There’s one more component to the new tradition of deathbed confessions: omertà, the code of silence about Trump’s unfitness to which all Republicans in good standing must conform.

Rubio, Cruz, and DeSantis weren’t just contending with a more popular opponent. They were contending with a figure who commanded such bizarrely intense loyalty among the grassroots of the party that criticizing him risked hurting the critic more than it did him. Eight years of Trump’s leadership has only made that problem worse; historians will marvel at how DeSantis never dared question his fitness for office in this campaign or tried to use his criminal indictments against him, not even when he finally reached the terminal stage and began truthbombing. Rubio and Cruz spoke much more harshly about their mutual opponent in their own deathbed confessions than the governor of Florida did in his.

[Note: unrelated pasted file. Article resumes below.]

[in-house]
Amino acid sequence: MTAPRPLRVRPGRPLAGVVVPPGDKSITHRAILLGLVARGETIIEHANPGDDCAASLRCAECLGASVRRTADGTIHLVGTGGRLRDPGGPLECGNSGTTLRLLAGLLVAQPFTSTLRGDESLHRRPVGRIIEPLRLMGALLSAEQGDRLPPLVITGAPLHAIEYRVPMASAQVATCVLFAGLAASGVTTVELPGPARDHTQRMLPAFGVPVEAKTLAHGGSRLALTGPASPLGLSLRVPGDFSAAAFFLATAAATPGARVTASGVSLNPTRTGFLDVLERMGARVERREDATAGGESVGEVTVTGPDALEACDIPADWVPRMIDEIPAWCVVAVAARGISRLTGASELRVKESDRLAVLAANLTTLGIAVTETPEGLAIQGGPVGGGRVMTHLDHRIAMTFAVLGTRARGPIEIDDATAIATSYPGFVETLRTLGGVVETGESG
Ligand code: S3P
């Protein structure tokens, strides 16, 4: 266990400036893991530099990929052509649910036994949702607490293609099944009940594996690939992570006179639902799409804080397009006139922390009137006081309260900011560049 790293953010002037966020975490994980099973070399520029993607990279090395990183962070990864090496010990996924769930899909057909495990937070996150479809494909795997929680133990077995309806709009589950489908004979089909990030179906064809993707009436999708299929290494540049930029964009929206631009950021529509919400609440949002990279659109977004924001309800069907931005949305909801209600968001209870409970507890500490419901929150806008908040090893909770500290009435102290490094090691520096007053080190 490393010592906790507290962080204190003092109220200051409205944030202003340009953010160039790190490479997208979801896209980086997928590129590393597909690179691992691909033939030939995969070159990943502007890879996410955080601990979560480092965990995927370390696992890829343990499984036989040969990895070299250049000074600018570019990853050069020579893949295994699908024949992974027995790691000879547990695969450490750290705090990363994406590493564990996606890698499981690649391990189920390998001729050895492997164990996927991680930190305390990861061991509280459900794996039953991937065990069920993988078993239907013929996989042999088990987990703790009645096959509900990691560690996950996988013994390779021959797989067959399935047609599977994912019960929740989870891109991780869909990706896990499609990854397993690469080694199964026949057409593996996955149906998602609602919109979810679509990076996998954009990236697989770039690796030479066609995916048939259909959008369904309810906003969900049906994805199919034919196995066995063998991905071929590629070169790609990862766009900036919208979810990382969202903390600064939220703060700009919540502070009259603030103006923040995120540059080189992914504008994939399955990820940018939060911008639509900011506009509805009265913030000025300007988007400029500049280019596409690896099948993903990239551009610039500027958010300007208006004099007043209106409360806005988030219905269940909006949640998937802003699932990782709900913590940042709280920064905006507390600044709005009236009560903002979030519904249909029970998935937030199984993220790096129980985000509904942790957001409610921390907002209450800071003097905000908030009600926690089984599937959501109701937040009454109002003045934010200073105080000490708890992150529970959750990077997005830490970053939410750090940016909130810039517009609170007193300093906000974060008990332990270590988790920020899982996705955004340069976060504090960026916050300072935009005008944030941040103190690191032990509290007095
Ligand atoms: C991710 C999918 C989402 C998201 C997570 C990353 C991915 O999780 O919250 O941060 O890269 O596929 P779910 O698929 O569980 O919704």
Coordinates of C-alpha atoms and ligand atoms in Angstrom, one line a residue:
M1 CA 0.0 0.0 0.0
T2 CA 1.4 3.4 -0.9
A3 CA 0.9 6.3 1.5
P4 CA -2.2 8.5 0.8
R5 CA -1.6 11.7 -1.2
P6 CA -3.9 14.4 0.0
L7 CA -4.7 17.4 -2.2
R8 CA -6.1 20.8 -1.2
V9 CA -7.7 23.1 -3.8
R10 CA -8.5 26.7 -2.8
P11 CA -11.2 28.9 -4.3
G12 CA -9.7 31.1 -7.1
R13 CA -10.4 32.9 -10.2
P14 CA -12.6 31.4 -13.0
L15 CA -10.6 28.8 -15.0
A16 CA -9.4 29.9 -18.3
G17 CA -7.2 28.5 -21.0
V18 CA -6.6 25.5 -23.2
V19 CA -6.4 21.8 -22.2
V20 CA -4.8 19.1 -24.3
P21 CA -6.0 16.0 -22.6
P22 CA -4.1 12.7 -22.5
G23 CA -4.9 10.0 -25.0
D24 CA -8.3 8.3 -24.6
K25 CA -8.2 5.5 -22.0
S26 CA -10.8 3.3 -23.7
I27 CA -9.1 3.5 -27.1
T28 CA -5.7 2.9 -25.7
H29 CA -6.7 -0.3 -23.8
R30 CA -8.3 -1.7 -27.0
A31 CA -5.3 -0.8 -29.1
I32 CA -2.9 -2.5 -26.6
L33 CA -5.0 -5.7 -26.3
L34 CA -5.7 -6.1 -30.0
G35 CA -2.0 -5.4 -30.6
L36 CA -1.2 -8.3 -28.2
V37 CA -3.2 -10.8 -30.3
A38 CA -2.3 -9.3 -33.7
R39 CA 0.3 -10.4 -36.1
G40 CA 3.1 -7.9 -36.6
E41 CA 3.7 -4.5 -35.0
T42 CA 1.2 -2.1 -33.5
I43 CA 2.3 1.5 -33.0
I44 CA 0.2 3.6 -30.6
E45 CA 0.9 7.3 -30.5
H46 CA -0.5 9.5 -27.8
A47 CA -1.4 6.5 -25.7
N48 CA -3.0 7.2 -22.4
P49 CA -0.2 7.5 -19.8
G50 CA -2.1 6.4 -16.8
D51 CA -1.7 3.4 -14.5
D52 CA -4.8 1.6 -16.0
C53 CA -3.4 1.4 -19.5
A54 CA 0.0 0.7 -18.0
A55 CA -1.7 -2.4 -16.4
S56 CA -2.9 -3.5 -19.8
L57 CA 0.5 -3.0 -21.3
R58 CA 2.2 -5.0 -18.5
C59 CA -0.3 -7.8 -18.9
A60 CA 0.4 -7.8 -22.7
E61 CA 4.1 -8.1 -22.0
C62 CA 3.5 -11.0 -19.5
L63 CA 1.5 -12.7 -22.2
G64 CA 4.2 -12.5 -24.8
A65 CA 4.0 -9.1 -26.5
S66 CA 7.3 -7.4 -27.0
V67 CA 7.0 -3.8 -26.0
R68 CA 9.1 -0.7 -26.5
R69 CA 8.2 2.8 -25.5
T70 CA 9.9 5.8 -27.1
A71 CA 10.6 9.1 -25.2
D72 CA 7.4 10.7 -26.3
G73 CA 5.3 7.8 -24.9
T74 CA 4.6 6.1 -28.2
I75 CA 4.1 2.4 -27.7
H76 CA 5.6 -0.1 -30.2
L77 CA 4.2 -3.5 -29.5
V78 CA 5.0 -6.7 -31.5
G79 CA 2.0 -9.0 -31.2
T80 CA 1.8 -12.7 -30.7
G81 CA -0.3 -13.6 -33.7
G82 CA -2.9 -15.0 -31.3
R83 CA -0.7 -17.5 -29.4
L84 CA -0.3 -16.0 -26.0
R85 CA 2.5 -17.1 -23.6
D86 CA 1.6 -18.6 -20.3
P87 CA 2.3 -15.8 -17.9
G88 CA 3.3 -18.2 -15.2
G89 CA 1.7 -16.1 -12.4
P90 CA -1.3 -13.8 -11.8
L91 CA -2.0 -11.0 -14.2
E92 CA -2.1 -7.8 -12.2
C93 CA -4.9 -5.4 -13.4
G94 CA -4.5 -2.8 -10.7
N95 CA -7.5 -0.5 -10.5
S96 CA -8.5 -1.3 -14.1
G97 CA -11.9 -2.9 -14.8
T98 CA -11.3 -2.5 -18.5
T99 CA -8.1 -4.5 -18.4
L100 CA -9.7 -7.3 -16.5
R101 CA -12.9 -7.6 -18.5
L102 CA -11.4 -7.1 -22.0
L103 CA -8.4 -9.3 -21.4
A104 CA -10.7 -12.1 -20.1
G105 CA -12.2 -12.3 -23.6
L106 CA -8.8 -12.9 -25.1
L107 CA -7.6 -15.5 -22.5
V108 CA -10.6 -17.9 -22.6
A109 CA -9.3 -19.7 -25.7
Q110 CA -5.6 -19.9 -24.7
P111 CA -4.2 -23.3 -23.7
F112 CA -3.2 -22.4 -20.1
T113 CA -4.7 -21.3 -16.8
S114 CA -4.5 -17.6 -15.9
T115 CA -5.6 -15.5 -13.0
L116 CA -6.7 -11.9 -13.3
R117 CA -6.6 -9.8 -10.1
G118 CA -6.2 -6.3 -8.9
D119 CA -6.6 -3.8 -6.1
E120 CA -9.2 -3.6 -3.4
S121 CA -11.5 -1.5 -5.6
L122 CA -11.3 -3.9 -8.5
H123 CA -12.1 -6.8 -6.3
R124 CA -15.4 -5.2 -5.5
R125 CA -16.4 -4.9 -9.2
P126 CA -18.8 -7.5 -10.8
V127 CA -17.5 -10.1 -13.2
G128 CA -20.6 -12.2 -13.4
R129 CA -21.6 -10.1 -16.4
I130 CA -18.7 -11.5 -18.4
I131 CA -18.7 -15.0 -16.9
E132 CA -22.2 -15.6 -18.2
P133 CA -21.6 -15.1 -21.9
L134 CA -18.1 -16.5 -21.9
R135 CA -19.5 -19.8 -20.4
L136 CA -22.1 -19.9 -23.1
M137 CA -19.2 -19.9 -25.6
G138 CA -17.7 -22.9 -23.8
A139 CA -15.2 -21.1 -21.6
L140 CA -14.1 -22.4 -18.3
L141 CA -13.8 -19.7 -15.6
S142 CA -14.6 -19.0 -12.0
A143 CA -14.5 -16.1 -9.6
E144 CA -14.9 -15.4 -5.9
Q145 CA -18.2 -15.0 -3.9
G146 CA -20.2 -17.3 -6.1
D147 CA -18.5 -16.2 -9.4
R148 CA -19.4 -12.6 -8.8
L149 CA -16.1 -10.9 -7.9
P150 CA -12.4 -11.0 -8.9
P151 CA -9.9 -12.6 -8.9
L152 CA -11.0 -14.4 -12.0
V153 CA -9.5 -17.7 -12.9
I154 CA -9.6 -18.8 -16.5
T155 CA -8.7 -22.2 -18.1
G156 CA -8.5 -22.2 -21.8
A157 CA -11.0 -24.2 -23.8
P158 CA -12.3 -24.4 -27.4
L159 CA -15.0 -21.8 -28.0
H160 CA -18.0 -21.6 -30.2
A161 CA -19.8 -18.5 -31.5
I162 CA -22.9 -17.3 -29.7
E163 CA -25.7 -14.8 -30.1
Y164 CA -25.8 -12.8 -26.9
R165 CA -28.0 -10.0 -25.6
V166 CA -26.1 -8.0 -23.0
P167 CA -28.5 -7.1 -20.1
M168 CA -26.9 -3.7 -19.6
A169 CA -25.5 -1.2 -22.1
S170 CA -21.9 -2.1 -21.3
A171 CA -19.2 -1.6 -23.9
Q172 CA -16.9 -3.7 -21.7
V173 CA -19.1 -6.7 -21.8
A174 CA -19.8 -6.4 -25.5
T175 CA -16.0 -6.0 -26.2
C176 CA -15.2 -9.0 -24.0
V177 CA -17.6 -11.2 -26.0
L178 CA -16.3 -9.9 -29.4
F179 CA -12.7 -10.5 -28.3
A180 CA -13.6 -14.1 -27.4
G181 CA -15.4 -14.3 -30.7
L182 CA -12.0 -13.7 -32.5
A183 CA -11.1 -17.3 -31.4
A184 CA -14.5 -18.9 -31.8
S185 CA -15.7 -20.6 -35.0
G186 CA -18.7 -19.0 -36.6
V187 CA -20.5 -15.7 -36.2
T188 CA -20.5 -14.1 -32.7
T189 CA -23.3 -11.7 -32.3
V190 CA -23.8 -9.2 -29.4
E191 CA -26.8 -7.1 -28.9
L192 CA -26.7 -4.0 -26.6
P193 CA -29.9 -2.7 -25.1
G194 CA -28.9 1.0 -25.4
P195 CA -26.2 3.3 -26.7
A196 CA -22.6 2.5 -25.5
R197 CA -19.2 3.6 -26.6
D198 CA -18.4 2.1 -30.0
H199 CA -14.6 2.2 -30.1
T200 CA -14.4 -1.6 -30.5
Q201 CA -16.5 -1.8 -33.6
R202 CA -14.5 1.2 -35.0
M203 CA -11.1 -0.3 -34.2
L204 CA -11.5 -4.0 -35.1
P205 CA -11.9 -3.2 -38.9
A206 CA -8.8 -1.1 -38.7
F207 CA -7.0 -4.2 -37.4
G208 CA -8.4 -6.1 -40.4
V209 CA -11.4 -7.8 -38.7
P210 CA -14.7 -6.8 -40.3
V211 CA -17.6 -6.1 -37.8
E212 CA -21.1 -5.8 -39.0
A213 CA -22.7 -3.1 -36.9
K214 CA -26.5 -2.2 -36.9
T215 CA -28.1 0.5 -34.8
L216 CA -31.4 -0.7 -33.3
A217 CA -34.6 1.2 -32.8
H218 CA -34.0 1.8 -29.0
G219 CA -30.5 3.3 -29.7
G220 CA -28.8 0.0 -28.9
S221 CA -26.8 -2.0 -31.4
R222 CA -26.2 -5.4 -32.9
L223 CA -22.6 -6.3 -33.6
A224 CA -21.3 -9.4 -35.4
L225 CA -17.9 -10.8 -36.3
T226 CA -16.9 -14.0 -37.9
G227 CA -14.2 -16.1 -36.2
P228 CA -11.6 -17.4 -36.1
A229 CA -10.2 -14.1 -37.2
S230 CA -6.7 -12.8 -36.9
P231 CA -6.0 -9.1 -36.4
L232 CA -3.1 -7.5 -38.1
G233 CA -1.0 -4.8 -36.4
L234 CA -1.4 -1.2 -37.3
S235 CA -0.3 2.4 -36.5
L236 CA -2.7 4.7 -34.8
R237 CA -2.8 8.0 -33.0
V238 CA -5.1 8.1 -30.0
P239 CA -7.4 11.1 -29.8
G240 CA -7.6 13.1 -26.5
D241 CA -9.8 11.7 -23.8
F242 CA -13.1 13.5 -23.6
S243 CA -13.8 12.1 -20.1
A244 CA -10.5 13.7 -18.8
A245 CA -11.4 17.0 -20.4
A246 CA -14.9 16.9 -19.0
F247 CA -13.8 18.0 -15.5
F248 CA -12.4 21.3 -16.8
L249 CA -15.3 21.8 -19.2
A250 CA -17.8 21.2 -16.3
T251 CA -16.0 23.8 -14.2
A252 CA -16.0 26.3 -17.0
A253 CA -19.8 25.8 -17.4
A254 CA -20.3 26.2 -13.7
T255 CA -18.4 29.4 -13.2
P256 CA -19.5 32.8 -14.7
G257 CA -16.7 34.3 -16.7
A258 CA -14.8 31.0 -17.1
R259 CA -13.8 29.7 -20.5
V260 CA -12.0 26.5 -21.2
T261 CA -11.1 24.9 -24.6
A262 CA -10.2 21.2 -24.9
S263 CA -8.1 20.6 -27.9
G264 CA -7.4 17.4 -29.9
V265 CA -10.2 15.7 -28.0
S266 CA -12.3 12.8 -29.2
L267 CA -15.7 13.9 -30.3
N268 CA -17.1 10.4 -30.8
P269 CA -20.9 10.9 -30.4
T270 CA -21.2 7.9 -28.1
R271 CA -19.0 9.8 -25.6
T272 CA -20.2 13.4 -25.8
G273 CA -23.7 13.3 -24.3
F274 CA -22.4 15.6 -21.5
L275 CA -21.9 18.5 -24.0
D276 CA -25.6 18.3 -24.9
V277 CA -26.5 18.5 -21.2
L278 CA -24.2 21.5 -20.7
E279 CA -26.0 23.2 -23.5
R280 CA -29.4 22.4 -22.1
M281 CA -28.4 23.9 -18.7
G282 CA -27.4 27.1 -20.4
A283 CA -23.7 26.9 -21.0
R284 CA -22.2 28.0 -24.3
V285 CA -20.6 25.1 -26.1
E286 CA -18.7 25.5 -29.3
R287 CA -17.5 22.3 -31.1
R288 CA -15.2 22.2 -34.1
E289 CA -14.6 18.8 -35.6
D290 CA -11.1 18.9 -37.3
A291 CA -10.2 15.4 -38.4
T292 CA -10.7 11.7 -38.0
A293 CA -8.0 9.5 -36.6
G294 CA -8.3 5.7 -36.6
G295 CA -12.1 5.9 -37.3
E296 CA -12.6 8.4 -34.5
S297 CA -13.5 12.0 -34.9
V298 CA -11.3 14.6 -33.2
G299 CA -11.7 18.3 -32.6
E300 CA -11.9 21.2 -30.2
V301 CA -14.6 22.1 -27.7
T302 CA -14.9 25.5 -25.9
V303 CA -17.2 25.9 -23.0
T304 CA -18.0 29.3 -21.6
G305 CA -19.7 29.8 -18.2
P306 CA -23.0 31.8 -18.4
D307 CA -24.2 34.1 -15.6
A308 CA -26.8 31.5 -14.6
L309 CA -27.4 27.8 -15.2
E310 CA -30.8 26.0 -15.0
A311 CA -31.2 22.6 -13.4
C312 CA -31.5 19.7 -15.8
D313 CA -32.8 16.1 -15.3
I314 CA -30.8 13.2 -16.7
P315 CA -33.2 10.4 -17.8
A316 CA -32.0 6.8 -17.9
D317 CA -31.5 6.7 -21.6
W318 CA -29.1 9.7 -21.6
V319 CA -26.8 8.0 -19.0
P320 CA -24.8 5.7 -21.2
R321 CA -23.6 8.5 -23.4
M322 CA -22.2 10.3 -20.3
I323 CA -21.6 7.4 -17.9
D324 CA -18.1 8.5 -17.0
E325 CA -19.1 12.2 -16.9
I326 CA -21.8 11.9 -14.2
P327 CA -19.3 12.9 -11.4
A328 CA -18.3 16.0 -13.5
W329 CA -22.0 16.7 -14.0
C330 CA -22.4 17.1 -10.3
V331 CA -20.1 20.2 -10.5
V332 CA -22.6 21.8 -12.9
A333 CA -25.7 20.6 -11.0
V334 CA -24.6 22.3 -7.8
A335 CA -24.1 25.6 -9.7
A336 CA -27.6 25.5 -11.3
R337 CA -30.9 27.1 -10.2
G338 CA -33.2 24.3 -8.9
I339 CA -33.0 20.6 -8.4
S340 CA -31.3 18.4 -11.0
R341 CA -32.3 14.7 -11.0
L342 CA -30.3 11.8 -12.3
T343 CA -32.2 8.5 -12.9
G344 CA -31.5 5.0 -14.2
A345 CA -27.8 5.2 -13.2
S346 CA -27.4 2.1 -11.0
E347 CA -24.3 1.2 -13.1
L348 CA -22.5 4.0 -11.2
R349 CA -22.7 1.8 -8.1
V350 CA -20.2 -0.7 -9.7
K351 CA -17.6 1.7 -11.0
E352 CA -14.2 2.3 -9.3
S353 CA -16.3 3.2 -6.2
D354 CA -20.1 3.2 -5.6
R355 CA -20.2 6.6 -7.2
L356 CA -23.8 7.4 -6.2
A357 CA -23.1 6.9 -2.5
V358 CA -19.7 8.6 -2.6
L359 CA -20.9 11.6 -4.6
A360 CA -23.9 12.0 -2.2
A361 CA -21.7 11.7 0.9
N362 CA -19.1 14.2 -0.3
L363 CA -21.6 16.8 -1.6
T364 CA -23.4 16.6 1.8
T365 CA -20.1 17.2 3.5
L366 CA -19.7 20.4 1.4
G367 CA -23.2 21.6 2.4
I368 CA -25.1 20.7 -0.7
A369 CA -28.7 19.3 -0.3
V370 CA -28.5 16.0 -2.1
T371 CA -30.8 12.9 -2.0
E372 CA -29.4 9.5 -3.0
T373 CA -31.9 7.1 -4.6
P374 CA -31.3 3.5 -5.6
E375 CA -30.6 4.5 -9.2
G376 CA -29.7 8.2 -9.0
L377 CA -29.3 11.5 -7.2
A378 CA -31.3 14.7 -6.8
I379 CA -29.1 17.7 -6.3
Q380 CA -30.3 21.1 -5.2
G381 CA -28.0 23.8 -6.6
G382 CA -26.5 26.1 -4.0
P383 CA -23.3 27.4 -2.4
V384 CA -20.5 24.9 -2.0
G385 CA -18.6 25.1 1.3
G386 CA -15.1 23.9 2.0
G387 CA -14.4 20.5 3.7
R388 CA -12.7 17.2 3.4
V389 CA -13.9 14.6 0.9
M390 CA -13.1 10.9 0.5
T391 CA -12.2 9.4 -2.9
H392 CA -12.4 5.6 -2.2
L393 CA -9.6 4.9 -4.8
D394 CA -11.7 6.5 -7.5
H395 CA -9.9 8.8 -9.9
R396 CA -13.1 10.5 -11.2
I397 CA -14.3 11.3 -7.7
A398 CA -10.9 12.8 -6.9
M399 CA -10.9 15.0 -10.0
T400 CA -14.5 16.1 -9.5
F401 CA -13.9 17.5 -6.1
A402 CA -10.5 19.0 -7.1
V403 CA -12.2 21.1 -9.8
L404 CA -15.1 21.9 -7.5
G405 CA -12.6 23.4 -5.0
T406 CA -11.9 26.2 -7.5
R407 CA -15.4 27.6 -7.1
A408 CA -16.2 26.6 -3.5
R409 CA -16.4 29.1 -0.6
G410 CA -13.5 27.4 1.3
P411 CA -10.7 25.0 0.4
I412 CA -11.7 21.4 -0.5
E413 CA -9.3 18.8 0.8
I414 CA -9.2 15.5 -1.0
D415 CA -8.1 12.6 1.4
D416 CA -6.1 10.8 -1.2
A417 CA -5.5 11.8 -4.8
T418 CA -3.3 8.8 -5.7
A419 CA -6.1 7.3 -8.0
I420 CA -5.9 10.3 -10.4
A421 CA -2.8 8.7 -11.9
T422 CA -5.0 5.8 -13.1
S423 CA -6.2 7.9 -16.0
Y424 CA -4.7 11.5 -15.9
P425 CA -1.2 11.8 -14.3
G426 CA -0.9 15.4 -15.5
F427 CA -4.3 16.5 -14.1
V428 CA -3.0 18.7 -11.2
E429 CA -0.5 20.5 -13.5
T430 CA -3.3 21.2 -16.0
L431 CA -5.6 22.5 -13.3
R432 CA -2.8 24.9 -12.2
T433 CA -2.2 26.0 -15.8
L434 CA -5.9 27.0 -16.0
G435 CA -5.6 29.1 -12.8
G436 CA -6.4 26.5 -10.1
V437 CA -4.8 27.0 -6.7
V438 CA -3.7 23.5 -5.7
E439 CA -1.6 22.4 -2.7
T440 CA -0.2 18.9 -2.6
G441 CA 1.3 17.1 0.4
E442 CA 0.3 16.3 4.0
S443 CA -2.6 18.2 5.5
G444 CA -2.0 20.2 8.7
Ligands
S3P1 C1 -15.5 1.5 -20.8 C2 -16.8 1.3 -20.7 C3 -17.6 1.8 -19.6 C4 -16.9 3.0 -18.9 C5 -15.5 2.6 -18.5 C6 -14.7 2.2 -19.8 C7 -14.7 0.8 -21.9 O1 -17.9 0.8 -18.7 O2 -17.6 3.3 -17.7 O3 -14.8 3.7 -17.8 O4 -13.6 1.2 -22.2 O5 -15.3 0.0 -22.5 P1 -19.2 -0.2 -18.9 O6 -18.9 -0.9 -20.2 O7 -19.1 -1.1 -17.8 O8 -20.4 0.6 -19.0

But it’s worth remembering how quickly the culture of omertà around the frontrunner developed after he announced his candidacy in 2015.

For much of that campaign, Ted Cruz declined to speak ill of Trump for fear that populist voters who had rallied behind the upstart would hold it against him. Think of that. Cruz was probably the best-known populist in the party at the time, the man who had cynically caused a government shutdown two years earlier to try to block Obamacare from taking effect because he knew how much the Republican base would relish his willingness to “fight.” If anyone should have felt comfortable challenging Trump’s pretensions to working-class-hero status, it was him.